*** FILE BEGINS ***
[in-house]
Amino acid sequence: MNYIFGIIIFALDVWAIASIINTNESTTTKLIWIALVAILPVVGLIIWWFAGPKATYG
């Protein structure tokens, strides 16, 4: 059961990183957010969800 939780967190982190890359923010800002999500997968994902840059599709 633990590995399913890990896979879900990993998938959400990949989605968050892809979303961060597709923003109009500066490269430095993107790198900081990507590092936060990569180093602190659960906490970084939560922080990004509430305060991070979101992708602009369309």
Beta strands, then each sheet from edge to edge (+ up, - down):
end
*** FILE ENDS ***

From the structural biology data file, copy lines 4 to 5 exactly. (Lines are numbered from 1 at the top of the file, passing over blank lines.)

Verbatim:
Beta strands, then each sheet from edge to edge (+ up, - down):
end